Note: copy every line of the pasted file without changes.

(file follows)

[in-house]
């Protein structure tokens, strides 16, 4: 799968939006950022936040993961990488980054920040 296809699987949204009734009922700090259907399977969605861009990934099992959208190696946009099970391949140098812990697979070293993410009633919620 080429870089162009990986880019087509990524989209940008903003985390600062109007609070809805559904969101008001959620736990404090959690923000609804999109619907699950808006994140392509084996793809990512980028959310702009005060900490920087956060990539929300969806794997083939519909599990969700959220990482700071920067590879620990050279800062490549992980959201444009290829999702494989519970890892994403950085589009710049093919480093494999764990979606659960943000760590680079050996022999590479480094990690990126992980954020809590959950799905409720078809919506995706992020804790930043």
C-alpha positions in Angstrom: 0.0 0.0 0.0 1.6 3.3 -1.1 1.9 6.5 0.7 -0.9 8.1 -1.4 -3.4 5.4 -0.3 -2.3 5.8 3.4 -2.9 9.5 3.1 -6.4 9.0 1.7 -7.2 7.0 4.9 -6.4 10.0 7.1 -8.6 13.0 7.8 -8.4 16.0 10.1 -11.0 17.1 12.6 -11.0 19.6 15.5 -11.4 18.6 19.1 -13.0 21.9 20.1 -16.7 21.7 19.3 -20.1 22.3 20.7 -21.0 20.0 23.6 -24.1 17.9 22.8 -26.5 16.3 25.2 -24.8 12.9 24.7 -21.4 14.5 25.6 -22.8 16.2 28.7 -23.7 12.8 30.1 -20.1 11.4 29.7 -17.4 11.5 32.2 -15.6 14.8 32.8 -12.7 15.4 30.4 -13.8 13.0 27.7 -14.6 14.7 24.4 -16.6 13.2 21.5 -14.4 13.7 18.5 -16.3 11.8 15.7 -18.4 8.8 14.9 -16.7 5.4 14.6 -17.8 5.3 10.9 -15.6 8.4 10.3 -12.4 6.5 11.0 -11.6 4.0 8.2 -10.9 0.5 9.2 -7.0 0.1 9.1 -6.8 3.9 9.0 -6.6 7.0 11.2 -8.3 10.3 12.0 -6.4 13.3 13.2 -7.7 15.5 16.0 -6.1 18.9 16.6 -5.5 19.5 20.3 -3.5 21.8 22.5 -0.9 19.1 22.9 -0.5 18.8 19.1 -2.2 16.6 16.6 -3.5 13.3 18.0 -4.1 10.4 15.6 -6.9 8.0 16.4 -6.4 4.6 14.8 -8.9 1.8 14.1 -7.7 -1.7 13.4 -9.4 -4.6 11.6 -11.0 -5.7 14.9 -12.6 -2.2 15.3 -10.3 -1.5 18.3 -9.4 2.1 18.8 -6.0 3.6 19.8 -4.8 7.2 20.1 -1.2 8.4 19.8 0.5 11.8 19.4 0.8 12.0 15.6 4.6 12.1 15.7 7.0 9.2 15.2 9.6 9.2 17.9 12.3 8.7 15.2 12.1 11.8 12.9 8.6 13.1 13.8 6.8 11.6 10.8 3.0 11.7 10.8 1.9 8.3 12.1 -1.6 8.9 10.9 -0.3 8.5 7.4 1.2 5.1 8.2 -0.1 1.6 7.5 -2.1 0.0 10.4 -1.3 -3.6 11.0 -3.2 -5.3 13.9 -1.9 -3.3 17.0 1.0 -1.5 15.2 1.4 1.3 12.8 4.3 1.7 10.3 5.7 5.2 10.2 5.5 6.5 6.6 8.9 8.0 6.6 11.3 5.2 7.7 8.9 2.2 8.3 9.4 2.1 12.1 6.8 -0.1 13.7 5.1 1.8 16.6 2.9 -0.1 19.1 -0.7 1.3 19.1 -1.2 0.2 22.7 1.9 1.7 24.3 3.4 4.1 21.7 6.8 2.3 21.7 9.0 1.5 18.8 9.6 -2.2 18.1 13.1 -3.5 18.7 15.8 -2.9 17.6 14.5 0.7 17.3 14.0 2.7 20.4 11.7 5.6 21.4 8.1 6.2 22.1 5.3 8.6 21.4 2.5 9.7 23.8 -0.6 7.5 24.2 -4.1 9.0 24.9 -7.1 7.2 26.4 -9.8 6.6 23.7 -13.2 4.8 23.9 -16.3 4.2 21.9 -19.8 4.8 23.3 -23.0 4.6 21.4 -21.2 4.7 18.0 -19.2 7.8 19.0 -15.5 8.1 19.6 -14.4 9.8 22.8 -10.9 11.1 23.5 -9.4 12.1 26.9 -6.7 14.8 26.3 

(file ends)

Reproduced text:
[in-house]
């Protein structure tokens, strides 16, 4: 799968939006950022936040993961990488980054920040 296809699987949204009734009922700090259907399977969605861009990934099992959208190696946009099970391949140098812990697979070293993410009633919620 080429870089162009990986880019087509990524989209940008903003985390600062109007609070809805559904969101008001959620736990404090959690923000609804999109619907699950808006994140392509084996793809990512980028959310702009005060900490920087956060990539929300969806794997083939519909599990969700959220990482700071920067590879620990050279800062490549992980959201444009290829999702494989519970890892994403950085589009710049093919480093494999764990979606659960943000760590680079050996022999590479480094990690990126992980954020809590959950799905409720078809919506995706992020804790930043």
C-alpha positions in Angstrom: 0.0 0.0 0.0 1.6 3.3 -1.1 1.9 6.5 0.7 -0.9 8.1 -1.4 -3.4 5.4 -0.3 -2.3 5.8 3.4 -2.9 9.5 3.1 -6.4 9.0 1.7 -7.2 7.0 4.9 -6.4 10.0 7.1 -8.6 13.0 7.8 -8.4 16.0 10.1 -11.0 17.1 12.6 -11.0 19.6 15.5 -11.4 18.6 19.1 -13.0 21.9 20.1 -16.7 21.7 19.3 -20.1 22.3 20.7 -21.0 20.0 23.6 -24.1 17.9 22.8 -26.5 16.3 25.2 -24.8 12.9 24.7 -21.4 14.5 25.6 -22.8 16.2 28.7 -23.7 12.8 30.1 -20.1 11.4 29.7 -17.4 11.5 32.2 -15.6 14.8 32.8 -12.7 15.4 30.4 -13.8 13.0 27.7 -14.6 14.7 24.4 -16.6 13.2 21.5 -14.4 13.7 18.5 -16.3 11.8 15.7 -18.4 8.8 14.9 -16.7 5.4 14.6 -17.8 5.3 10.9 -15.6 8.4 10.3 -12.4 6.5 11.0 -11.6 4.0 8.2 -10.9 0.5 9.2 -7.0 0.1 9.1 -6.8 3.9 9.0 -6.6 7.0 11.2 -8.3 10.3 12.0 -6.4 13.3 13.2 -7.7 15.5 16.0 -6.1 18.9 16.6 -5.5 19.5 20.3 -3.5 21.8 22.5 -0.9 19.1 22.9 -0.5 18.8 19.1 -2.2 16.6 16.6 -3.5 13.3 18.0 -4.1 10.4 15.6 -6.9 8.0 16.4 -6.4 4.6 14.8 -8.9 1.8 14.1 -7.7 -1.7 13.4 -9.4 -4.6 11.6 -11.0 -5.7 14.9 -12.6 -2.2 15.3 -10.3 -1.5 18.3 -9.4 2.1 18.8 -6.0 3.6 19.8 -4.8 7.2 20.1 -1.2 8.4 19.8 0.5 11.8 19.4 0.8 12.0 15.6 4.6 12.1 15.7 7.0 9.2 15.2 9.6 9.2 17.9 12.3 8.7 15.2 12.1 11.8 12.9 8.6 13.1 13.8 6.8 11.6 10.8 3.0 11.7 10.8 1.9 8.3 12.1 -1.6 8.9 10.9 -0.3 8.5 7.4 1.2 5.1 8.2 -0.1 1.6 7.5 -2.1 0.0 10.4 -1.3 -3.6 11.0 -3.2 -5.3 13.9 -1.9 -3.3 17.0 1.0 -1.5 15.2 1.4 1.3 12.8 4.3 1.7 10.3 5.7 5.2 10.2 5.5 6.5 6.6 8.9 8.0 6.6 11.3 5.2 7.7 8.9 2.2 8.3 9.4 2.1 12.1 6.8 -0.1 13.7 5.1 1.8 16.6 2.9 -0.1 19.1 -0.7 1.3 19.1 -1.2 0.2 22.7 1.9 1.7 24.3 3.4 4.1 21.7 6.8 2.3 21.7 9.0 1.5 18.8 9.6 -2.2 18.1 13.1 -3.5 18.7 15.8 -2.9 17.6 14.5 0.7 17.3 14.0 2.7 20.4 11.7 5.6 21.4 8.1 6.2 22.1 5.3 8.6 21.4 2.5 9.7 23.8 -0.6 7.5 24.2 -4.1 9.0 24.9 -7.1 7.2 26.4 -9.8 6.6 23.7 -13.2 4.8 23.9 -16.3 4.2 21.9 -19.8 4.8 23.3 -23.0 4.6 21.4 -21.2 4.7 18.0 -19.2 7.8 19.0 -15.5 8.1 19.6 -14.4 9.8 22.8 -10.9 11.1 23.5 -9.4 12.1 26.9 -6.7 14.8 26.3 